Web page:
Saturday Night Live recap: 'Blake Shelton'
It’s not all Blake Shelton’s fault.
Last night’s Saturday Night Live didn’t offer the country singer—who pulled double duty as host and musical guest—many chances to shine and instead turned him into a talking prop that the cast revolved around. It started with his monologue, which didn’t give him much to do save sit on some hay and strum a guitar, and was got worse in the second sketch of the night, with Shelton playing a version of The Bachelor as an excuse to let the show’s female stars do their craziest wannabe wife impressions.
When he did get something to do—like in the Topeka Today sketch—Shelton was occasionally charming and always game, but for the most part fell flat. Part of this was due to the weak writing, a factor that made the show one of the more disappointing of the season. But there were highlights (kind of?) including the evening’s…
This is tough, because none of the sketches particularly stood out as consistently laugh-out-loud funny, let alone contenders for Best Sketch. But I’ll give it to the monologue, which—predictably—used Shelton’s country background to its advantage by staging a Hee Haw-inspired jamboree. While Shelton wanted to emulate the corny jokes of the one-time variety show, the cast members (all dressed in overalls and big-skirted dresses) couldn’t quite grasp the concept and instead used it as a chance to tell generic, dirty jokes.
Shelton brought out his guitar once again for a stint on talk show Topeka Today, where he guested as a local singer performing a song that an older man (played by Taran Killam decked out in some pretty impressive makeup) wrote about his late wife. The song starts off sweet, but gets angrier and angrier as it goes on. The true centerpiece is Killam though, who occasionally mouths and sings along with a look of smug satisfaction as the anchors look on in horror.
Yes, The Bachelor is ridiculous—but we don’t need a seemingly endless sketch to tell us that. Shelton plays a bachelor in Farm Hunk, which mostly mocks how the women on The Bachelor take turns with the titular guy by saying “can I steal him?” While it’s good to see all the SNL ladies together in one sketch, that positivity is ultimately outweighed by how repetitive this sketch is—something that is only slightly helped by Kate McKinnon’s turn as a wacky contestant who brings Shelton things like a pile of spaghetti sans plate and a live macaw.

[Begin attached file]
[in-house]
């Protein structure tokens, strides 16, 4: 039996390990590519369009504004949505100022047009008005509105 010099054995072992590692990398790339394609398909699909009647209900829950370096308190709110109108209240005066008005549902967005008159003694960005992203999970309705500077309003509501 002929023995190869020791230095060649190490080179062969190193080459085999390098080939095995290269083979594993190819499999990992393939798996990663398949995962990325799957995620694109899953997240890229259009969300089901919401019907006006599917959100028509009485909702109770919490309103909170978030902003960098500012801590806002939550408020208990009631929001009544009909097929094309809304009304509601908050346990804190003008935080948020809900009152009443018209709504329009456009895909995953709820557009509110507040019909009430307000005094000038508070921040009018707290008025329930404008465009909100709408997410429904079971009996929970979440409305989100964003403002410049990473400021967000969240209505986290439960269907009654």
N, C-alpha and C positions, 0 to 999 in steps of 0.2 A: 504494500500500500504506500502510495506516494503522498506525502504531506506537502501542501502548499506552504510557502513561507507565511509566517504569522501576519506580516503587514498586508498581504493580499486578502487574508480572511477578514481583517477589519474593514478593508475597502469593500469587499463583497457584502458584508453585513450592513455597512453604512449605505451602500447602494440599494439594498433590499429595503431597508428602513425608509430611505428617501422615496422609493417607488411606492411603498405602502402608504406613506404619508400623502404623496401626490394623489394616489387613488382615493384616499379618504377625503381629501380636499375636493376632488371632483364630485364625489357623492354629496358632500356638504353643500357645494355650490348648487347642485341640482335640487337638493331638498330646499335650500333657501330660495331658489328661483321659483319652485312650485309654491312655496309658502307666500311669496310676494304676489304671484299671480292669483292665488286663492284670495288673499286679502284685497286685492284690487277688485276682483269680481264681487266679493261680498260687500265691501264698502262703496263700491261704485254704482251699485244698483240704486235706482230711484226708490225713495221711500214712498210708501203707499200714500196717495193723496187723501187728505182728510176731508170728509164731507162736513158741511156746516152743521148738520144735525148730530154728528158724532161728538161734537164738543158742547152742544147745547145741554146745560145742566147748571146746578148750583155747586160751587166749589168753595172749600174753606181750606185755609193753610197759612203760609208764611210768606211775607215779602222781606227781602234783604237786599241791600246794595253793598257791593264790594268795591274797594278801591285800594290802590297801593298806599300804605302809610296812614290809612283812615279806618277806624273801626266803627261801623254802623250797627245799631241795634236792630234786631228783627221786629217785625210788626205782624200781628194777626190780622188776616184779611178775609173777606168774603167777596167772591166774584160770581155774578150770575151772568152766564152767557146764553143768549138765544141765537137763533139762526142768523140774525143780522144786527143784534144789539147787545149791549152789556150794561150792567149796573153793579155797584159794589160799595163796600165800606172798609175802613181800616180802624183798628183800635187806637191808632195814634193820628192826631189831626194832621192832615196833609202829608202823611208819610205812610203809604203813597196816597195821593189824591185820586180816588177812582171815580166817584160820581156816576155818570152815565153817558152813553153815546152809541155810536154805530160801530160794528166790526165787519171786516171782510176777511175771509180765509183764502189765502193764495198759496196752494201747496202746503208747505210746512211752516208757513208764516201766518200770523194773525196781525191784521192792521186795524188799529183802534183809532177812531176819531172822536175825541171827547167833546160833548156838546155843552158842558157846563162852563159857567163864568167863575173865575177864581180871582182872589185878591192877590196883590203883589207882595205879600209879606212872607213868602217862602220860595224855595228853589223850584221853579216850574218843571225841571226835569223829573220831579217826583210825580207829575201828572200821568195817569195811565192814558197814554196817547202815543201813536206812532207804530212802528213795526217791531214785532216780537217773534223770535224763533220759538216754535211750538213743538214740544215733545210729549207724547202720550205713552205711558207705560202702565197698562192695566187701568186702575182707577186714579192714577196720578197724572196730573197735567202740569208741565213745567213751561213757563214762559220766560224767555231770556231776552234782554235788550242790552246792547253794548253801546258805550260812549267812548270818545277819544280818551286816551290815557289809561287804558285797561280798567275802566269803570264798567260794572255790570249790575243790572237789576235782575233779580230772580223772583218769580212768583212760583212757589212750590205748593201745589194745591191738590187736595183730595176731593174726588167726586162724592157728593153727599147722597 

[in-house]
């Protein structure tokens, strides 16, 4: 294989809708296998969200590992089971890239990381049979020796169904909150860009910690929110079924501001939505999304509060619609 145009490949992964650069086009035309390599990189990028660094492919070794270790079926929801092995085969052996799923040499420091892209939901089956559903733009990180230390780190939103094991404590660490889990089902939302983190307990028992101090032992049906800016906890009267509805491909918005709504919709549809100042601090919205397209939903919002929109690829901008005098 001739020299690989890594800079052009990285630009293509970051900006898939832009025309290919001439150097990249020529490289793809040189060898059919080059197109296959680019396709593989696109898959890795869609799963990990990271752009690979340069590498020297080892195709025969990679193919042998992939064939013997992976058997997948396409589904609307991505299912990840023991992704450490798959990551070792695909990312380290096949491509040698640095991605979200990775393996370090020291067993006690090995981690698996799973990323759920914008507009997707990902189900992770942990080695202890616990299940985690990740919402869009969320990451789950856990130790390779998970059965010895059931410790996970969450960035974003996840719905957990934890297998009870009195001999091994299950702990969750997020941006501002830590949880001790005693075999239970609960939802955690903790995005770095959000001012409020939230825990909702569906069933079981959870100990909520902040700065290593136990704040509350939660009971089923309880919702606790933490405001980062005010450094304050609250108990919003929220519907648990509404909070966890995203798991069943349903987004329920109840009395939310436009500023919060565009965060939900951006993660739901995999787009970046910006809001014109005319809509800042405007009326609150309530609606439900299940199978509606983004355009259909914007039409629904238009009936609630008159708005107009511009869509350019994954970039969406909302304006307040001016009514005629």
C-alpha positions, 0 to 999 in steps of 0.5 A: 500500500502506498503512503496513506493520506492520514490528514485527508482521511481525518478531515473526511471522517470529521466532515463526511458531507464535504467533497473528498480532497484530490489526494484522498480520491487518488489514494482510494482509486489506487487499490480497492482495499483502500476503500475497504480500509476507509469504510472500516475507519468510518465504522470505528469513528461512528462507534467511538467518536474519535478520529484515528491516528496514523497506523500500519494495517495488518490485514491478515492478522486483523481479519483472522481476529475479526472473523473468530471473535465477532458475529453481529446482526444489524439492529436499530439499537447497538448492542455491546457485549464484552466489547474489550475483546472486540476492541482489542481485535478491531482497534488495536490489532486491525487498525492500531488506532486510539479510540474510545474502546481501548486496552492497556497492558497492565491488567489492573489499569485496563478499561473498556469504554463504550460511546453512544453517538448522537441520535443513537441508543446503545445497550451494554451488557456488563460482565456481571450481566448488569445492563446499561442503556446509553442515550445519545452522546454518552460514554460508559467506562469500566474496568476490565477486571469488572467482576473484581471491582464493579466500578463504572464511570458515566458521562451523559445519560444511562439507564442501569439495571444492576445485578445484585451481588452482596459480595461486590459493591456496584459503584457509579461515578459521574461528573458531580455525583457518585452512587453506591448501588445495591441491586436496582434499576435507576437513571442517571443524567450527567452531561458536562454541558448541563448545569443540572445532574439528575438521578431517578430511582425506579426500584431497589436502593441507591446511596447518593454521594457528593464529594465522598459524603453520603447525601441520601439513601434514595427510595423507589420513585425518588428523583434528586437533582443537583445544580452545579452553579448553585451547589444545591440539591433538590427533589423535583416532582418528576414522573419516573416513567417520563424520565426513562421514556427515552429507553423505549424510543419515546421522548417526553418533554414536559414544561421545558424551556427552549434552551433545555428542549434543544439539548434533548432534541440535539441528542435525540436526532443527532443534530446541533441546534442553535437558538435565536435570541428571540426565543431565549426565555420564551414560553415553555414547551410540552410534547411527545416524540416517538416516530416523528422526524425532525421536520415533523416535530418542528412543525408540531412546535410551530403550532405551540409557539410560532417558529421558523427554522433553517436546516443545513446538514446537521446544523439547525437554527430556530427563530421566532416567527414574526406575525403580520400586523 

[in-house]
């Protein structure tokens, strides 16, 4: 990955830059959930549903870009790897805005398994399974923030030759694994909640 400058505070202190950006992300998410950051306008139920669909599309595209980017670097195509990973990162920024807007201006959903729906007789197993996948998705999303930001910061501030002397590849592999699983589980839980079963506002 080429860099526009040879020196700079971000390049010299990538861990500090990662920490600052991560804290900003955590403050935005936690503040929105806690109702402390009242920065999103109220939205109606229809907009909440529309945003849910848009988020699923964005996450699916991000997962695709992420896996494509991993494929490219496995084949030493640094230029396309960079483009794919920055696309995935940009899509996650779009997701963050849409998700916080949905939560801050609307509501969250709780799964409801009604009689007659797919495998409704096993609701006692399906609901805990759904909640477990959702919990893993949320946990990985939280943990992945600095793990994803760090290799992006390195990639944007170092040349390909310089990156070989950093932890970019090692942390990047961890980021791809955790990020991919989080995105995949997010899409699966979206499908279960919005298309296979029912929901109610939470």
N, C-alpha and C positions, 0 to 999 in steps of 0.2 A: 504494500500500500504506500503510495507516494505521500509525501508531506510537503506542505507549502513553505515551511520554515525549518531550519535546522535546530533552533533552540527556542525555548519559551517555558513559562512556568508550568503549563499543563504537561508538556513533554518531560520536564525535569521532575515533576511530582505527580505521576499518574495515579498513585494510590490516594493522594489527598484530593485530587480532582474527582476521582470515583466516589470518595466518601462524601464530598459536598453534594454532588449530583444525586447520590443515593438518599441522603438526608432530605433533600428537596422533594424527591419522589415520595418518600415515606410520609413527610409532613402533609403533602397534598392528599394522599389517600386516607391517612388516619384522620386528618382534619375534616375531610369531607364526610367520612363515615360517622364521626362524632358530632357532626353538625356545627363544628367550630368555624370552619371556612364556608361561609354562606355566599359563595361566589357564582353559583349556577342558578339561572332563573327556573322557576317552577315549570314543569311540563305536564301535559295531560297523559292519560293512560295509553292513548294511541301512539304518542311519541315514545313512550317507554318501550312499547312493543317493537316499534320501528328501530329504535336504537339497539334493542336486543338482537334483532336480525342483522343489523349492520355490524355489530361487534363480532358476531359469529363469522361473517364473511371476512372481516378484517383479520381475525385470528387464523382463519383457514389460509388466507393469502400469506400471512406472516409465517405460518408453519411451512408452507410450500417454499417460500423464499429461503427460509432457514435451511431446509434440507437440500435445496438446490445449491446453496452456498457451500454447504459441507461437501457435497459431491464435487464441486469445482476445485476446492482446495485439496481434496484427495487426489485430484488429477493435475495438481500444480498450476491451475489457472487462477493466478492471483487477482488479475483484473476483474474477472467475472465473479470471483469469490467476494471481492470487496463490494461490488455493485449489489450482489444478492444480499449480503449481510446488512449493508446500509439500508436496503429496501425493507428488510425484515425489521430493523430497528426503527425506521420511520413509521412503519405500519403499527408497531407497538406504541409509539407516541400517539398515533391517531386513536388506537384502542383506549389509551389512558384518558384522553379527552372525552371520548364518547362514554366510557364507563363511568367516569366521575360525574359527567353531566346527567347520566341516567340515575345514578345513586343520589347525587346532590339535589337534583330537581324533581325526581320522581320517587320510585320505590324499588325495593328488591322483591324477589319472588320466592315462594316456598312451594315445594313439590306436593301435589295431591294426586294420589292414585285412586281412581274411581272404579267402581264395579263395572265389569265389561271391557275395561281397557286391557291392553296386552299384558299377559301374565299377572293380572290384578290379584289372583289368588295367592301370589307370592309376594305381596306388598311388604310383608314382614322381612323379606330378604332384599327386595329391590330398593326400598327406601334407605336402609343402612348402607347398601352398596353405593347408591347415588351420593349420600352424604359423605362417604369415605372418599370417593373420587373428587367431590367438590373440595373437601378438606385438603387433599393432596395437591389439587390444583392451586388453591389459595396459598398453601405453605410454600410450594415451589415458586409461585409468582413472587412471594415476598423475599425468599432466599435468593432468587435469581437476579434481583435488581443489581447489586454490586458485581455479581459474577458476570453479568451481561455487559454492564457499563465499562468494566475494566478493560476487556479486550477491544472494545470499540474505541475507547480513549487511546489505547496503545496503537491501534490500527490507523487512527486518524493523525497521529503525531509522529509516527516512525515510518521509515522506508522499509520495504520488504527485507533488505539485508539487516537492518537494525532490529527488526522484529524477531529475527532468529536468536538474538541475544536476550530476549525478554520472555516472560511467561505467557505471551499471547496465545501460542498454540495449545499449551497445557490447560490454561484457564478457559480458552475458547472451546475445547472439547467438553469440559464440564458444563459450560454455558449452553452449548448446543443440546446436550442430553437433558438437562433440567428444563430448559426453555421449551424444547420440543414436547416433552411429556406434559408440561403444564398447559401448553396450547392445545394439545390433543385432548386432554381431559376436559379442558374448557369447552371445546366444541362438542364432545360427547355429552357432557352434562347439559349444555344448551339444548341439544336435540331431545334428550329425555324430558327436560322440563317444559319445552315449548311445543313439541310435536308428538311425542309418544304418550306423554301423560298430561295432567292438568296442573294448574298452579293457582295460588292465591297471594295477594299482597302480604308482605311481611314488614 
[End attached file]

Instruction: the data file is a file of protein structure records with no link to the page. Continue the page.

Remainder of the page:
Best Musical Moment
Shelton brought out his guitar multiple times throughout the night, but it’s no surprise that his best moment with the instrument was when he was performing as country singer Blake Shelton, not as a character. You could see how much fun he was having during the first performance, which gave the show a burst of energy that even non-country listeners could appreciate.
Most Plausible Fake Song
“Wishin’ Boot” might be joke, but it still sounds like something straight off country radio–and that’s the point. The digital short, like many of the night’s sketches, seemed to go on forever, but it was weirdly catchy, and did have some high points: Between Shelton’s dog turning into a boot and Kate McKinnon’s boot holding a never-ending supply of food, the music video was just absurd enough to justify the “Hey, here’s a country song that has some silly lyrics!” premise.
Most Obvious The Voice Plug
For this (too, too long) edition of Family Feud, host Steve Harvey, played by Kenan Thompson, pitted the judges of American Idol against—surprise!—The Voice. Shelton, of course, played himself in the sketch, which was really just an opportunity for the cast to perform some quick celebrity impressions—and for them to end with Shelton and Adam Levine on the verge of kissing. Ah, yes: the overused “Ha, ha, two men are kissing!” joke—perfect paired with the also overused celebrity game show sketch.
Thompson did what he could with a lot of weak material tonight and ultimately stood out as the star player of the show, which most notably featured him as a cannibal trying to get parole. The sketch itself was weird enough to be funny on its own, but Thompson upped the absurdity by playing the character as a naive monster.
-Killam was the runner-up MVP tonight: Between his turn as an angry old man in Topeka Today and as the ever-evasive Tom Brady in the cold open (“I’m not a science computer!”), he brought humor to sketches that needed it.
-The monologue was stuffed with cast members, but Leslie Jones’ mostly silent role was the one worth paying attention to. As Vanessa Bayer and Cecily Strong danced with scary enthusiasm in their Sunday best, Jones very hesitantly danced along behind them while flashing looks of suspicion. She wasn’t supposed to be the focal point, but it was hard not to focus on—and laugh at—her character’s visible discomfort.
-“Wishin’ Boot” proved Kate McKinnon would be a great country star. Also, her dancing after introducing Shelton’s second song was adorable.
-Back to Killam: Hearing Adam Levine’s voice come out of his body is equal parts terrifying and impressive.
-After Bobby Moynihan’s turn as the obnoxious Riblet on Weekend Update, it was a relief to see Pete Davidson roll up to the desk—but even the SNL newcomer’s charm couldn’t save his gay porn bit, one that was too drawn out and ultimately uninteresting.
-A-plus for Colin Jost’s delivery of this Weekend Update line though: “This past Wednesday was National Hug Day,” he said before pausing. “Dad.”
The original late-night comedy sketch show from the one and only Lorne Michaels.